Data Management

Co-chairs : Daniel Hayes, Victor Turpin


The growing need for more systematic ocean information at local, national, regional and global scales to support our effort to understand ocean processes and their societal impacts leads the Ocean Observing Framework to encourage the creation of a global glider programm to complement the Global Ocean Observing System (GOOS).

In this context, OceanGliders program has recently been recognised by the OOPC (Ocean Observations Panel for Climate), and the IOC and WMO’s JCOMM OCG (Joint Commission on Oceanography and Marine Meteorology Observation Coordination Group), and is now engaging in the GOOS through these mechanisms. The OceanGliders program aims at addressing a limited number of scientific and societal issues that need a coordinated effort around appropriate EOVs (Essential Ocean Variables) and between already identified national and regional glider data centers to harmonize data management at a global scale.


The OceanGliders Data Management Task Team (OGDMTT) is proposed here in order to develop a strategy and implementation plan for international coordination and governance. Many significant issues are important to be solved to allow true interoperability of ocean glider data and metadata regardless of the location of the data center or model of glider used. Examples include merging near real time (NRT) and delayed mode (DM) data streams, harmonizing quality assurance and control (QA and QC) in both cases, finding ways to efficiently handle technical and engineering data and meta data, identifying biogeochemical data handling, standardization of formats and protocols, web services and Application Programmatic Interfaces (API) among many others.

Expected Impacts and Benefits

Coordination and governance: The OceanGliders Steering Committee reflects the larger glider community when it expressed the desire to establish the DMTT, since it is a cross-cutting theme that could become a bottleneck for the other task teams and the community as a whole. Significant efforts have already been made at a number of major national and regional data centers, such as Ocean Networks Canada and Ocean Gliders Canada , Australian National Facility for Ocean Gliders (ANFOG), US National Glider Network (NGN) IOOS National Glider Data Assembly Center, and Everyone’s Gliding Observatory (EGO) and others. In order to streamline and “globalize” glider data, it is important to provide a means for any data management stakeholder to exchange complementary skills, knowledge and tools, while avoiding duplicating effort.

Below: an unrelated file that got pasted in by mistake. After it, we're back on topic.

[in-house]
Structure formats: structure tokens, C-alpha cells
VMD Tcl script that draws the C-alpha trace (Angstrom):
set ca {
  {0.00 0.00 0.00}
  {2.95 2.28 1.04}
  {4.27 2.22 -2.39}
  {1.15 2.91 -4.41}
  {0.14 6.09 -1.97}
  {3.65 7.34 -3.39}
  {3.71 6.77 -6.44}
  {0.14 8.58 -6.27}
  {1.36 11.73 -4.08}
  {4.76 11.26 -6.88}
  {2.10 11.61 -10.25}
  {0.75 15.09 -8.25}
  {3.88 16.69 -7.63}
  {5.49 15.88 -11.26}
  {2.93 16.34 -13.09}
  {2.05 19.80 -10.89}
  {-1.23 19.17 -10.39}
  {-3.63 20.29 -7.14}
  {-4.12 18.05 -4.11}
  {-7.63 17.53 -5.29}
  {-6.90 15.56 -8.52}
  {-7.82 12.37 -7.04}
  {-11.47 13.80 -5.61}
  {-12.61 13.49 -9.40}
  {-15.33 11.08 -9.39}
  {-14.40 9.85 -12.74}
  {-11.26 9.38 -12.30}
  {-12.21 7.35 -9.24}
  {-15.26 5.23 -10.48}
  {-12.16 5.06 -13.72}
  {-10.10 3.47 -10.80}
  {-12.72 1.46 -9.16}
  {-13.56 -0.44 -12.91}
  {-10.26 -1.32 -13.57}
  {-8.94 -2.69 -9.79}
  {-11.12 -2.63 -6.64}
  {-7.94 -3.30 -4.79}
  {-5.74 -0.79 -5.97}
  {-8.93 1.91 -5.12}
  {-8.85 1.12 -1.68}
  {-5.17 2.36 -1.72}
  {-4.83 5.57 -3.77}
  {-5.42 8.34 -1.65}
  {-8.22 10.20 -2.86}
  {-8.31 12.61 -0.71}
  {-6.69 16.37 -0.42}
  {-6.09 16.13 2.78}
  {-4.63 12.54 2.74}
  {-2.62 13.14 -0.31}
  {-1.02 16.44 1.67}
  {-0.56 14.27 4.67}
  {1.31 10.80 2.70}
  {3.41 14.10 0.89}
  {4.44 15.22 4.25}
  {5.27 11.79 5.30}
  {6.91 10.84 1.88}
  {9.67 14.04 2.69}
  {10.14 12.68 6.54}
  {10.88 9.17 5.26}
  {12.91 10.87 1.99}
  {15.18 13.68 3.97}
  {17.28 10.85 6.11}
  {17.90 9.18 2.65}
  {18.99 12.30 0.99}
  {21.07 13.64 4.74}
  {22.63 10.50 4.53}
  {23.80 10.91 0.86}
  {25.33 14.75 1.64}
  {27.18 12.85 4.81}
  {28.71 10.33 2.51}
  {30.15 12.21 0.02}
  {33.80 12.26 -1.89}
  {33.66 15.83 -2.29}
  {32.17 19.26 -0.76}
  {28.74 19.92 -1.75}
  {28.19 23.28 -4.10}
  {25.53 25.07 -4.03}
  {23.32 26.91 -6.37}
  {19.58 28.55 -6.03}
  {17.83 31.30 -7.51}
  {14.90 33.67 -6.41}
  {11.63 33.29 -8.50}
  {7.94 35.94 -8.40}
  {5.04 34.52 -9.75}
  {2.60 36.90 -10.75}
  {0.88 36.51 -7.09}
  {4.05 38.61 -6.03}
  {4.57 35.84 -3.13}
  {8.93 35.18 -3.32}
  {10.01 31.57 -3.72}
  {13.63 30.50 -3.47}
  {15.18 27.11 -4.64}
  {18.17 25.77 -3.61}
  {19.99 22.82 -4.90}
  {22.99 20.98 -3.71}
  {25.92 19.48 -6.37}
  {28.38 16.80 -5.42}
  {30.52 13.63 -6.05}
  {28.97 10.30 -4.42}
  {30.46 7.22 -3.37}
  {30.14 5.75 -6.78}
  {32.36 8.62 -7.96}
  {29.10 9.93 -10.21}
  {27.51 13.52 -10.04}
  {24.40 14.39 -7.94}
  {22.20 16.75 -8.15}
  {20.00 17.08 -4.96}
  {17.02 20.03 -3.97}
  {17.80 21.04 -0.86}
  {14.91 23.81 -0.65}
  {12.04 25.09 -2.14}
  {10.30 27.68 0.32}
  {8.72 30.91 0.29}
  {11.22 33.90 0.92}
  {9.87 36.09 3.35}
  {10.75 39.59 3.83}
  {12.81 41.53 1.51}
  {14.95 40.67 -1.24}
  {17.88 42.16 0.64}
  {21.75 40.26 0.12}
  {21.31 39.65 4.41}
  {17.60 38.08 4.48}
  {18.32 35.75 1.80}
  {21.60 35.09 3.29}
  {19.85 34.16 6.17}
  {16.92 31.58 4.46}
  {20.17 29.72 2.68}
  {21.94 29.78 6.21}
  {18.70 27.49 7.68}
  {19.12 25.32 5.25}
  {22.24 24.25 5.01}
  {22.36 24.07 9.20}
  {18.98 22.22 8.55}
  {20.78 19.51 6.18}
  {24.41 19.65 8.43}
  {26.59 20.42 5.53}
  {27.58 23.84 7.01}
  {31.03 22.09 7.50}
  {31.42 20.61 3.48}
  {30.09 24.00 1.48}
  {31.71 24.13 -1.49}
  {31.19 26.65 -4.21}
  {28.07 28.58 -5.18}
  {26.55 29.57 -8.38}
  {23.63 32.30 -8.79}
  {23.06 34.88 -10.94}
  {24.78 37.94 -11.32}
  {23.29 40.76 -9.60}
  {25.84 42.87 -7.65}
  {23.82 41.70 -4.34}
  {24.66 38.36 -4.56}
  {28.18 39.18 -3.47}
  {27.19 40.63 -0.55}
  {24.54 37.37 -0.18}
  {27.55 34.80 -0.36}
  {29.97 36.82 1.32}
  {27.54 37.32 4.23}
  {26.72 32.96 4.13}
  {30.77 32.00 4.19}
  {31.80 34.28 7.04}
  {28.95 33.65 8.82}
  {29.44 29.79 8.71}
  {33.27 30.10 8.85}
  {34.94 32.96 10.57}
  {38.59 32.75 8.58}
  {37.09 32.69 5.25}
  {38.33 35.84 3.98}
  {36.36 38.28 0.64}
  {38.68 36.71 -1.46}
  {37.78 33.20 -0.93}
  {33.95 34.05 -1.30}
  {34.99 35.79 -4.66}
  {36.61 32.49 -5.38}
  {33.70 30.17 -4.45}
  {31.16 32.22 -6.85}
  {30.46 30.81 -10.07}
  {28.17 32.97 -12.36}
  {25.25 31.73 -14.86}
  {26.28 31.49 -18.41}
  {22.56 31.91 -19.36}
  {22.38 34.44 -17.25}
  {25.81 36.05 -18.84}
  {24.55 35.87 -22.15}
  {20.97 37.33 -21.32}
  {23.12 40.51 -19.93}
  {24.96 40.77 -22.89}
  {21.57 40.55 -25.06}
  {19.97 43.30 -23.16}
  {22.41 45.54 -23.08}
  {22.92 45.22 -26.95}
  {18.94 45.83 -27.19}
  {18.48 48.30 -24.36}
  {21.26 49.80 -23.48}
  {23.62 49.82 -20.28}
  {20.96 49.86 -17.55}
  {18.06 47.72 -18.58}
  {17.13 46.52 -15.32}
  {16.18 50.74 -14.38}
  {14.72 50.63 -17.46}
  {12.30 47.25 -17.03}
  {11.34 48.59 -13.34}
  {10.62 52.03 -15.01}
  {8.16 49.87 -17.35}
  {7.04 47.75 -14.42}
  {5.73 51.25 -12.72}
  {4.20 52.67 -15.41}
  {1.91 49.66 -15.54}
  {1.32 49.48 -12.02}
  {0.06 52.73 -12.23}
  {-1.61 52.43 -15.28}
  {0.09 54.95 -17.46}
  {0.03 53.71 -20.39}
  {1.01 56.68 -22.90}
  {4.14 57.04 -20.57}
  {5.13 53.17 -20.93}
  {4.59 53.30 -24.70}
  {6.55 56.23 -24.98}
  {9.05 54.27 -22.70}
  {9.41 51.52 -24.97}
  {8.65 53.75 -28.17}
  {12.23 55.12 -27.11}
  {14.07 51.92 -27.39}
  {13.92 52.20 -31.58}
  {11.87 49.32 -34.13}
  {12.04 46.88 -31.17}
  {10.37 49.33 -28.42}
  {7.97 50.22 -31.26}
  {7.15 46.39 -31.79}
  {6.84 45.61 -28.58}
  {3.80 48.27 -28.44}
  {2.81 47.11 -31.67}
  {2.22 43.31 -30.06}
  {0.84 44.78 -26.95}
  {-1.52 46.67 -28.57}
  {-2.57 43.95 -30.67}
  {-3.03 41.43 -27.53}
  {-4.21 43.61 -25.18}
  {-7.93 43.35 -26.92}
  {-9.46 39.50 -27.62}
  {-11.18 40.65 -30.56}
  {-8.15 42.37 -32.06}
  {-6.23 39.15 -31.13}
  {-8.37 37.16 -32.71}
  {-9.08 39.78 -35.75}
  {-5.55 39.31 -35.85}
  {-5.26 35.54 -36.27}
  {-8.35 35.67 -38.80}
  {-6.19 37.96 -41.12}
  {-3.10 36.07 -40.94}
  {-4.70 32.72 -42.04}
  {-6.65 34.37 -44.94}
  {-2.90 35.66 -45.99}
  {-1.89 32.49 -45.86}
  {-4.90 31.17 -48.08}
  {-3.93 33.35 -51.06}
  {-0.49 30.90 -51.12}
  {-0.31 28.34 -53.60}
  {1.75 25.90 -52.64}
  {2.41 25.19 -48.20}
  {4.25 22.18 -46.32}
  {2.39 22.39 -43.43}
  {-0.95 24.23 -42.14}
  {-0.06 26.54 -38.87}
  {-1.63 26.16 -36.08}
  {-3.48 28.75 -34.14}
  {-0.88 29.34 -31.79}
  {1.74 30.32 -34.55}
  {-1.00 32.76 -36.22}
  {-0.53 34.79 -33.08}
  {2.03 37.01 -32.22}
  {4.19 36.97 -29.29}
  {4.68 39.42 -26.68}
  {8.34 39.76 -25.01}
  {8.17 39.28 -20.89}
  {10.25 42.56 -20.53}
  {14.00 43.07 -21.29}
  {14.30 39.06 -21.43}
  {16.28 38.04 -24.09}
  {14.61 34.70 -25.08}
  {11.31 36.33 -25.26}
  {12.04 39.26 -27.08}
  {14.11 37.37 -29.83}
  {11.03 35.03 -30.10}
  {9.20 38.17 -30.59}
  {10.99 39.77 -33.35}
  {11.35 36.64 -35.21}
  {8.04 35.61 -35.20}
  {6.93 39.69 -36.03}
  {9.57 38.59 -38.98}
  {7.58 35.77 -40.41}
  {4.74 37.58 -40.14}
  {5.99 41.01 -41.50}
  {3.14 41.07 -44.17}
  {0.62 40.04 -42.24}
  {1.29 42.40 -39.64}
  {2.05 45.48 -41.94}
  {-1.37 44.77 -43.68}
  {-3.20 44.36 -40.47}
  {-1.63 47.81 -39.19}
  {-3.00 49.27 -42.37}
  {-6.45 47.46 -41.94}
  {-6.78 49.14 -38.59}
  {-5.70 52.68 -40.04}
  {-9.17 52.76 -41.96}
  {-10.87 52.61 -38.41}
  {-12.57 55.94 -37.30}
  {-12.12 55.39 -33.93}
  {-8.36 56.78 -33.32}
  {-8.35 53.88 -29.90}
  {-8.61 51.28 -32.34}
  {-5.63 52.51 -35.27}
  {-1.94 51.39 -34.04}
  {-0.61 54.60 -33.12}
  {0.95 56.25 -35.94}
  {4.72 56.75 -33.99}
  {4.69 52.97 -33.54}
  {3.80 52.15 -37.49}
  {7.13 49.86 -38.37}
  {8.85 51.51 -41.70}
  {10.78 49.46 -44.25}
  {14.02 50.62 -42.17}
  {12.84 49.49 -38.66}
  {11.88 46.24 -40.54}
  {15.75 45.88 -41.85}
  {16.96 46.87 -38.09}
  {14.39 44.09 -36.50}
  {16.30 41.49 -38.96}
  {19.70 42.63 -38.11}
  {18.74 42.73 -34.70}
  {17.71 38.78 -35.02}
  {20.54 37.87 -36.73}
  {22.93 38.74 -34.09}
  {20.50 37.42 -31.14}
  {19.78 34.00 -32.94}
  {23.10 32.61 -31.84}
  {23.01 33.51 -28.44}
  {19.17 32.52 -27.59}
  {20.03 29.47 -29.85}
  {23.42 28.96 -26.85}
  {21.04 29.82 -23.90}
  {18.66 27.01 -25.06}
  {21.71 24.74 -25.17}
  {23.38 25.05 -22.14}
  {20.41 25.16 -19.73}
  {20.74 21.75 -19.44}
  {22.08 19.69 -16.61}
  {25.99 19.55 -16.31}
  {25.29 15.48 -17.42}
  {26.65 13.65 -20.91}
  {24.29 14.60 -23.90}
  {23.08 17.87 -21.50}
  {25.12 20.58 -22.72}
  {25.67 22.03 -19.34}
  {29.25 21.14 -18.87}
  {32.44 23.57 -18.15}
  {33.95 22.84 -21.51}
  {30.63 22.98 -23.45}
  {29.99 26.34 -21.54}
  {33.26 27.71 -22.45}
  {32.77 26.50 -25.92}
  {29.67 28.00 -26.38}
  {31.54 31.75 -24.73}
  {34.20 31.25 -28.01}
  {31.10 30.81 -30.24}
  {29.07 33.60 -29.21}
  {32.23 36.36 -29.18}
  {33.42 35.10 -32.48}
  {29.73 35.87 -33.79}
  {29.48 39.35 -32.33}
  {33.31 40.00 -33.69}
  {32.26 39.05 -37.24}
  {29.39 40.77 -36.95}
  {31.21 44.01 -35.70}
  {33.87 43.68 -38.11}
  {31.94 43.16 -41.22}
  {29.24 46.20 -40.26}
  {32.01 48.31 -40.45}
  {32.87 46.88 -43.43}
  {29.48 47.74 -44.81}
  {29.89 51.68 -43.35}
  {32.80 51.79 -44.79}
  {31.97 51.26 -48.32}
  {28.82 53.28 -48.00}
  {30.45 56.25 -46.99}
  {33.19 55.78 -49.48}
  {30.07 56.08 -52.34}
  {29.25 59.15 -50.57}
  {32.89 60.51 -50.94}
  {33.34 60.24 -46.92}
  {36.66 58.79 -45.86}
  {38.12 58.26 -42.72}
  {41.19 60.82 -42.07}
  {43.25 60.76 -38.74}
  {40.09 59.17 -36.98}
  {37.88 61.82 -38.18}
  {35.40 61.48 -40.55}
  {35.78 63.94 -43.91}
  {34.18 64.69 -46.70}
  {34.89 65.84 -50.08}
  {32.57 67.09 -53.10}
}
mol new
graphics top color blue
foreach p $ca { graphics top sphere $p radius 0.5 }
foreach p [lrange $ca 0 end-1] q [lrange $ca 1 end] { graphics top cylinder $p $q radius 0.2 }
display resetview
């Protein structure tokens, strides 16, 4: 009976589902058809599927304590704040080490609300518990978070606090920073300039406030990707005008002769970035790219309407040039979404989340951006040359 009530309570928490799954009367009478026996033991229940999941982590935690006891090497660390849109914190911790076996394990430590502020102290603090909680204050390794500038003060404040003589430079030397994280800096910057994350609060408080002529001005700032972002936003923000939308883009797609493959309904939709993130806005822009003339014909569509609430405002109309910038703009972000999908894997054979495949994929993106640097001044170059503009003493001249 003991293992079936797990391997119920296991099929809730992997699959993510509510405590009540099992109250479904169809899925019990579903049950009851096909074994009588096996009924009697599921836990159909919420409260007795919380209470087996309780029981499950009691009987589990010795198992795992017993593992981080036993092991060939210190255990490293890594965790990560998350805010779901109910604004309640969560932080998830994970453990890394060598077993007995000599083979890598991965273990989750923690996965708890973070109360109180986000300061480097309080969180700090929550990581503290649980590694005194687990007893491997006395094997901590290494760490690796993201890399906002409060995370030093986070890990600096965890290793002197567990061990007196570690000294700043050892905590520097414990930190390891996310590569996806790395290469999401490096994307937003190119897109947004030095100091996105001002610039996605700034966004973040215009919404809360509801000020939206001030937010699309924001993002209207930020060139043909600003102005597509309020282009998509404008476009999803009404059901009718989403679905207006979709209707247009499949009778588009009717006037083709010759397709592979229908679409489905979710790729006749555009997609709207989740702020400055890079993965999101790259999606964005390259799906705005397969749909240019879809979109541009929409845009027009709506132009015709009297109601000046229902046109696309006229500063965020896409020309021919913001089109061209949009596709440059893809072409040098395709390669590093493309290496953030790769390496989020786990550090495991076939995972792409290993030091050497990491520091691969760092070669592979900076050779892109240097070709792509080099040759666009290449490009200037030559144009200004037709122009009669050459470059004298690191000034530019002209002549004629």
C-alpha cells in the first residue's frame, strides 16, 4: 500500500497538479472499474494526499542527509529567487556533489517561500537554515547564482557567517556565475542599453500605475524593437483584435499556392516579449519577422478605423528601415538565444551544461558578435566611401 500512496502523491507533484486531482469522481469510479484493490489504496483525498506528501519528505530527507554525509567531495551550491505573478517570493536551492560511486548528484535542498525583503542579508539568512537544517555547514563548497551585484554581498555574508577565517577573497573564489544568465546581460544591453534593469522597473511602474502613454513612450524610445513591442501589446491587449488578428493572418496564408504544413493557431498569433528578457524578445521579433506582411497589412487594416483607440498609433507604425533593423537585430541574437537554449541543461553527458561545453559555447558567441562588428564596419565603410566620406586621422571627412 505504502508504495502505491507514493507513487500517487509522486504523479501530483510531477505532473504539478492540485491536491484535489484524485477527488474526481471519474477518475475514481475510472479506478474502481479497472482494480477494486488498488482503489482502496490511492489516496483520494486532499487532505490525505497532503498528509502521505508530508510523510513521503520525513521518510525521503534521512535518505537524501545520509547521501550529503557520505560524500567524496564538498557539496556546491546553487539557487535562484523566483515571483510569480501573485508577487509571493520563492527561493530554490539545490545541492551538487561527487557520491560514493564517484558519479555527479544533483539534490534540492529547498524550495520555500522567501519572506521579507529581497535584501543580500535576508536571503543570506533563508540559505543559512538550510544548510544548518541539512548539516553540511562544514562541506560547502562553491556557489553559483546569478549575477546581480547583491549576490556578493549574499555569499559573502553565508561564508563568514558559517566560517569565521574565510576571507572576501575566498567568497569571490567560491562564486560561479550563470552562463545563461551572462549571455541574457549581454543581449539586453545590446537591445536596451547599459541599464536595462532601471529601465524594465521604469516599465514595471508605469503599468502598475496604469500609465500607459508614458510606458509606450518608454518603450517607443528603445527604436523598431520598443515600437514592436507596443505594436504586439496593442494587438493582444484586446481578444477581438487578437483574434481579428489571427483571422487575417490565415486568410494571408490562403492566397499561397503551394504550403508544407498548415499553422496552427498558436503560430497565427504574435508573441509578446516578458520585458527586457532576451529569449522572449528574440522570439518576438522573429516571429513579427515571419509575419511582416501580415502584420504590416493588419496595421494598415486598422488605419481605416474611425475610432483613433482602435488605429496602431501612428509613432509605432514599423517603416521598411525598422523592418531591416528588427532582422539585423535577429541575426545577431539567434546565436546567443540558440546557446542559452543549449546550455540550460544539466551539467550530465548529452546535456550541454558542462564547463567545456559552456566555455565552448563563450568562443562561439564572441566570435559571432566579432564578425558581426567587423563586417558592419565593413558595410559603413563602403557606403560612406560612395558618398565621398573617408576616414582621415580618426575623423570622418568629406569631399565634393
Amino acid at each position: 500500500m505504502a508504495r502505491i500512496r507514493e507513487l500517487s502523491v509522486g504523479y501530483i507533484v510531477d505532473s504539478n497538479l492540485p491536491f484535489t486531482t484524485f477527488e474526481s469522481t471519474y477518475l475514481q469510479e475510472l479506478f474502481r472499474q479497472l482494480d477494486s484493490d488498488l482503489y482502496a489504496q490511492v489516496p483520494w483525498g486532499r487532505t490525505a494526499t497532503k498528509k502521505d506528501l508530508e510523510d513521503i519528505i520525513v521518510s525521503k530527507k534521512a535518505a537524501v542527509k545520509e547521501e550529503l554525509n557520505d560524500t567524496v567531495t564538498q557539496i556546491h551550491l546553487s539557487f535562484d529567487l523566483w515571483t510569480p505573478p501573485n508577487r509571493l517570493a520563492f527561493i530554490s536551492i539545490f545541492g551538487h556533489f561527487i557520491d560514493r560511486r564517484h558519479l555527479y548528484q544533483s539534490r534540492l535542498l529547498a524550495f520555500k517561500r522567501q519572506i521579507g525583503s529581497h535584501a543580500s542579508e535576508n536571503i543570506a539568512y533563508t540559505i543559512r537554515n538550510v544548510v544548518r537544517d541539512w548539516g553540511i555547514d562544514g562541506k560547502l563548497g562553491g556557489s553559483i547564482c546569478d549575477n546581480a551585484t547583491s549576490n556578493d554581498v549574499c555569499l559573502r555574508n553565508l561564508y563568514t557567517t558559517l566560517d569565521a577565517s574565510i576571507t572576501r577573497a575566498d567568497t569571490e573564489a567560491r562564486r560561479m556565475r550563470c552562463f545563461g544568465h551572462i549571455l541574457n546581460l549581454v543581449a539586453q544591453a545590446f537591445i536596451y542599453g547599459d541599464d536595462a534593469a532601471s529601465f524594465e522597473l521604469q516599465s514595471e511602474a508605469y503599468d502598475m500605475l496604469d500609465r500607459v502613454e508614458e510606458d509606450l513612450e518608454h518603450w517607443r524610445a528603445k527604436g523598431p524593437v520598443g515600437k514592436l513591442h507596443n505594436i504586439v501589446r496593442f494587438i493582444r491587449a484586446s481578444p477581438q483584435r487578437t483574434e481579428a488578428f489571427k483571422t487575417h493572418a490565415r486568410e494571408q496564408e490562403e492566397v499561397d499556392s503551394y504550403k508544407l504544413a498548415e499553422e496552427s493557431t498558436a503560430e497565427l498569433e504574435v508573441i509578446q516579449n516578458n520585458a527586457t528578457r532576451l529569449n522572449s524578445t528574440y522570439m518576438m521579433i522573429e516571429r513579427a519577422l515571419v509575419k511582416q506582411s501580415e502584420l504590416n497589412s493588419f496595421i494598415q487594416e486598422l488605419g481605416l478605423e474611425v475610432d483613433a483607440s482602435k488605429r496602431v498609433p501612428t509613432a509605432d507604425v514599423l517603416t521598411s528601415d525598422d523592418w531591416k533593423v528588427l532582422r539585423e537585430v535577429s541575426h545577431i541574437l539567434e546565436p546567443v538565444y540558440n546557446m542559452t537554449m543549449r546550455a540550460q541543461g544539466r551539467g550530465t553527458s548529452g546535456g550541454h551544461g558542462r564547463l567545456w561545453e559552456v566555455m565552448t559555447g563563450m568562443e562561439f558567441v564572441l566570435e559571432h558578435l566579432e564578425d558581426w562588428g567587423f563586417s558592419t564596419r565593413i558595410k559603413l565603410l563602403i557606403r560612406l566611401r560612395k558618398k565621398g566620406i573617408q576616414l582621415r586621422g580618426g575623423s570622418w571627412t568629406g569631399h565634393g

Visibility: By joining forces, we increase our visibility, contribution, and influence in the international arena of the GOOS, and maintain high level ties with the organizations and efforts to coordinate all kinds of earth observation data at the international level.

Harmonization: As mentioned above, harmonization of QA/QC and the definition of a common metadata basis are required for future glider data/metadata interoperability. Already there are at least three major glider data formats (IOOS, IMOS, EGO), and the OceanGliders DMTT platform provides an opportunity to produce a detailed analysis of each of the primary file formats from the glider vendors and the DAC groups and possibly design a format conversion tool between them. This would make it possible reconciling data formats and metadata between the major data repositories (either towards a merged format/consistent fields or a mapping from one to another). At the data provider and principle investigator level, harmonizing citation practices will ensure credit is given where credit is due when it comes to data collection, processing, and provision. Technical aspects of harmonization will be addressed, such as:

  • increased use of recognized controlled vocabularies (e.g., some of the NERC Vocabulary Server 2.0 (NVS 2.0) ones and cf CF convention for standard names),

  • introduction of globally unique identifiers (in addition to the wmo-id such as ICES platform codes, ORCIDs for people, DataCite/SEANOE DOIs for data , mission identifiers, etc.)

  • web services for better linked metadata/data might also be a useful direction – not just final data products, but mission metadata, tracklines, etc.

  • common software tools including their governance and code management practices


We have contacted experts in data management who have an interest in glider data and metadata, both scientific and technical, and have invited them to take part in this exchange. Everyone who wants can have input into the plan developed now, and moving forward after this task team is formally closed. (Each task team is expected to last two years.)

Up to now, the following people have been contacted, and are considered to be the formal TT. This list will be updated periodically in order to consist of people who have responded positively and substantially with feedback.

Name email Affiliation Position
Dan Hayes University of Cyprus Chair
Victor Turpin OceanOPS, France Co-Chair
Guilherme Castelão Scripps Institute of Oceanography, USA DAC data curator
Justin Buck BODC, UK DAC manager
Mark Hebden BODC, UK SeaDataNet Expert
John Kerfoot Rutgers University, USA IOOS Glider DAC manager
Thierry Carval IFREMER, France Coriolis lead
Corentin Guyot> IFREMER, France Coriolis Glider data manager
Mun Woo IMOS, Australia IMOS Glider facility Data manager
Anh Tran> DFO, Canada DFO Glider data manager
Miguel Charcos Llorens> SOCIB, Spain SOCIB Lead data manager
Emma Slater> BODC, UK Glider data manager